Typically, a spearer lies in wait at the entrance of its burrow, body tucked within, raptorial claws tucked beneath, head and eyes out and alert for movements of passing, soft-bodied prey like fish and shrimp. When the right victim comes into a vulnerable range, the spearer will strike out and up at the prey animal in an almost invisibly fast extension, impaling and retracting the armed claws. The victim secured, the stomatopod begins feeding formalities.
Smashers are more likely to roam about, crawling or swimming, as active hunters, depending on mobility, or lack of it, among prey animals, since smashers hunt for creatures with hard exteriors, including shelled mollusks and other crustaceans. A smasher will cripple a crab with multiple punches of the heel to the crab's claws, legs, and carapace, then drag the battered creature to the mantis's burrow to be feasted upon at leisure. Smashers deal with snails and clams by toting them back to the burrow, wedging them against the burrow wall, then punching them into fragments, later casting the shell shards from the burrow.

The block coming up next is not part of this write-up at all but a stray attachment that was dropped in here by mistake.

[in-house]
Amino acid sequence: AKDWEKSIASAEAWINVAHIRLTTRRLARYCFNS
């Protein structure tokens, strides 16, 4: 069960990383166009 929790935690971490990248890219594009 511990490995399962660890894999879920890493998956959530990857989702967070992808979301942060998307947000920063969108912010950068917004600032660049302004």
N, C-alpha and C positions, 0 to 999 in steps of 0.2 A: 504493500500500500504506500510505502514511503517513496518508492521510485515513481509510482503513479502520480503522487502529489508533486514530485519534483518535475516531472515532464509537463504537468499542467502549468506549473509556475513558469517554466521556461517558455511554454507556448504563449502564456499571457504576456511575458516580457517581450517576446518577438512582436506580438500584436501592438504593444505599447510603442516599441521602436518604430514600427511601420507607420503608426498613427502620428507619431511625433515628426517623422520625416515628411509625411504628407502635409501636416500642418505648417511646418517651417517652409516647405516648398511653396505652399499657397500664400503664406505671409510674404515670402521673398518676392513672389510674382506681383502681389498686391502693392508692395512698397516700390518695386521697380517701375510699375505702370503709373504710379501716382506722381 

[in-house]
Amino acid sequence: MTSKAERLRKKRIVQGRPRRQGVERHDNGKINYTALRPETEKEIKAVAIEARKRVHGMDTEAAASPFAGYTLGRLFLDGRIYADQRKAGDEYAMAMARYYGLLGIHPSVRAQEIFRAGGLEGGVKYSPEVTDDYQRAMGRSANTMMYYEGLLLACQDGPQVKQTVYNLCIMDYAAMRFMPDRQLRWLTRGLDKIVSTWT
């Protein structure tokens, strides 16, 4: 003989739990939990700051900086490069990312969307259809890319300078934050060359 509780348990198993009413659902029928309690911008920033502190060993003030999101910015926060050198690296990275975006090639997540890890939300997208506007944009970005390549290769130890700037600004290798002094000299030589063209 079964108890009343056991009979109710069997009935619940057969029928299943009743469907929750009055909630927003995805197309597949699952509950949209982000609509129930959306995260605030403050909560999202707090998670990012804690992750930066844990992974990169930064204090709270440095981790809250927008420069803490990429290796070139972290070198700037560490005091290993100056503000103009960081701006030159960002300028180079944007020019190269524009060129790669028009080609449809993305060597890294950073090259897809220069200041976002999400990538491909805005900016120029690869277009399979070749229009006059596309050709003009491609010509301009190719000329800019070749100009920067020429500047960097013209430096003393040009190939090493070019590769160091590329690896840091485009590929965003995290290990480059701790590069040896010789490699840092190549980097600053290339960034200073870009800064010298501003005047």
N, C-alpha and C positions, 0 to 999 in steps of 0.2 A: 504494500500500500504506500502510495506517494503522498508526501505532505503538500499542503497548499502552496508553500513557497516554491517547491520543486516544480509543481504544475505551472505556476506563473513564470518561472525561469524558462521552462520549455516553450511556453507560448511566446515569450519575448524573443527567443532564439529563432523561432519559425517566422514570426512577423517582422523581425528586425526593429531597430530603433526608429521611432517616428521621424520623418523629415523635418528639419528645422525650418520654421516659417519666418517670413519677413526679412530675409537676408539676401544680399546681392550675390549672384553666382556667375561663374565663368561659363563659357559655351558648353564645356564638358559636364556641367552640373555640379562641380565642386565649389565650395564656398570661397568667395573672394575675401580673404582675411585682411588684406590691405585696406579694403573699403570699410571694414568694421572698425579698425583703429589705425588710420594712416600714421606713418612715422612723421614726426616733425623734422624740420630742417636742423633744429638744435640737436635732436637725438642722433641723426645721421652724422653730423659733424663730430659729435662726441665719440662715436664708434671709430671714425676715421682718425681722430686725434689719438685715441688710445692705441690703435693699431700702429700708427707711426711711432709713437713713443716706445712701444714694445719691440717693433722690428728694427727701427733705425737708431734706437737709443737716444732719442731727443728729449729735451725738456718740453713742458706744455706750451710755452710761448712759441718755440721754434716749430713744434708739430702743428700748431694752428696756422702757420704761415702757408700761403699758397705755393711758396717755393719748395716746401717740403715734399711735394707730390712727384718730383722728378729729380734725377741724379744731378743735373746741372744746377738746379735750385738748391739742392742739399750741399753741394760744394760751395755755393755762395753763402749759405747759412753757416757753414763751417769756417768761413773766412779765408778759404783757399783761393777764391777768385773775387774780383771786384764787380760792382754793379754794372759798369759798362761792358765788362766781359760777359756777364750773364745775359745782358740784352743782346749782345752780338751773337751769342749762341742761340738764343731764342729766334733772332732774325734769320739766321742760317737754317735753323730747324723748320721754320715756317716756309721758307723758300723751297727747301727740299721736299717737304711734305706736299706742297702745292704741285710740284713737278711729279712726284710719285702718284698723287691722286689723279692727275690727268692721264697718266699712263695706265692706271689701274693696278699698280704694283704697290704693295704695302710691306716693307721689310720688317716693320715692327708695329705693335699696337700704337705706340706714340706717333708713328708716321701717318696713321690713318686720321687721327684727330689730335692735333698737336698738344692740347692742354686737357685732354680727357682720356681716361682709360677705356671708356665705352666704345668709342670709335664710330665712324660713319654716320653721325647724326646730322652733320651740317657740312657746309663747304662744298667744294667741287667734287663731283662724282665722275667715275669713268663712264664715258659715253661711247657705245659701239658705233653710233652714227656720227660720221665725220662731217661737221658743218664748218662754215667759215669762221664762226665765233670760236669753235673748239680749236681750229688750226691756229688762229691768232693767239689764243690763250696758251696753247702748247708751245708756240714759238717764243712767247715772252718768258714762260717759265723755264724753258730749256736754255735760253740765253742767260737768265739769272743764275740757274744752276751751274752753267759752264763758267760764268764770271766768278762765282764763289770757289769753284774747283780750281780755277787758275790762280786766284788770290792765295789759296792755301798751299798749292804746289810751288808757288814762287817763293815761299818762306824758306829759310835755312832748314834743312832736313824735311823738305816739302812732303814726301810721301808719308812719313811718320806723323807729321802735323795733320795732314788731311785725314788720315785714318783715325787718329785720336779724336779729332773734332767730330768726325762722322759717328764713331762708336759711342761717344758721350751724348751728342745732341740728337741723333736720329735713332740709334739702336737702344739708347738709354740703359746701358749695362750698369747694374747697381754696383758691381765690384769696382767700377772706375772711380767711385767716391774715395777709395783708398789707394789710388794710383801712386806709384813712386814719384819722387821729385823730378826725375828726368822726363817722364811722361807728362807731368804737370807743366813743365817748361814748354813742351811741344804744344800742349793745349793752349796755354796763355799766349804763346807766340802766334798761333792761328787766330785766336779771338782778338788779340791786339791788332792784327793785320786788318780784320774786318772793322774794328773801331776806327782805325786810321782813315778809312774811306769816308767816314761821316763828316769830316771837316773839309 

Mantis shrimps are capable of some of the fastest movements in living nature. A stomatopod strike at a prey animal, including the unfolding motion, can pass in 2 milliseconds. The strike of a praying mantis takes 100 milliseconds, the length of time of one human eye blink. Smashers add enormous force to their strike speed. Two of the larger smasher species, Hemisquilla ensigera and Odontodactylus scyllarus, pack a punch nearly equal to the impact of a .22 caliber bullet, powerful enough to break open the double-layered safety glass of public aquariums, which in fact they have done.
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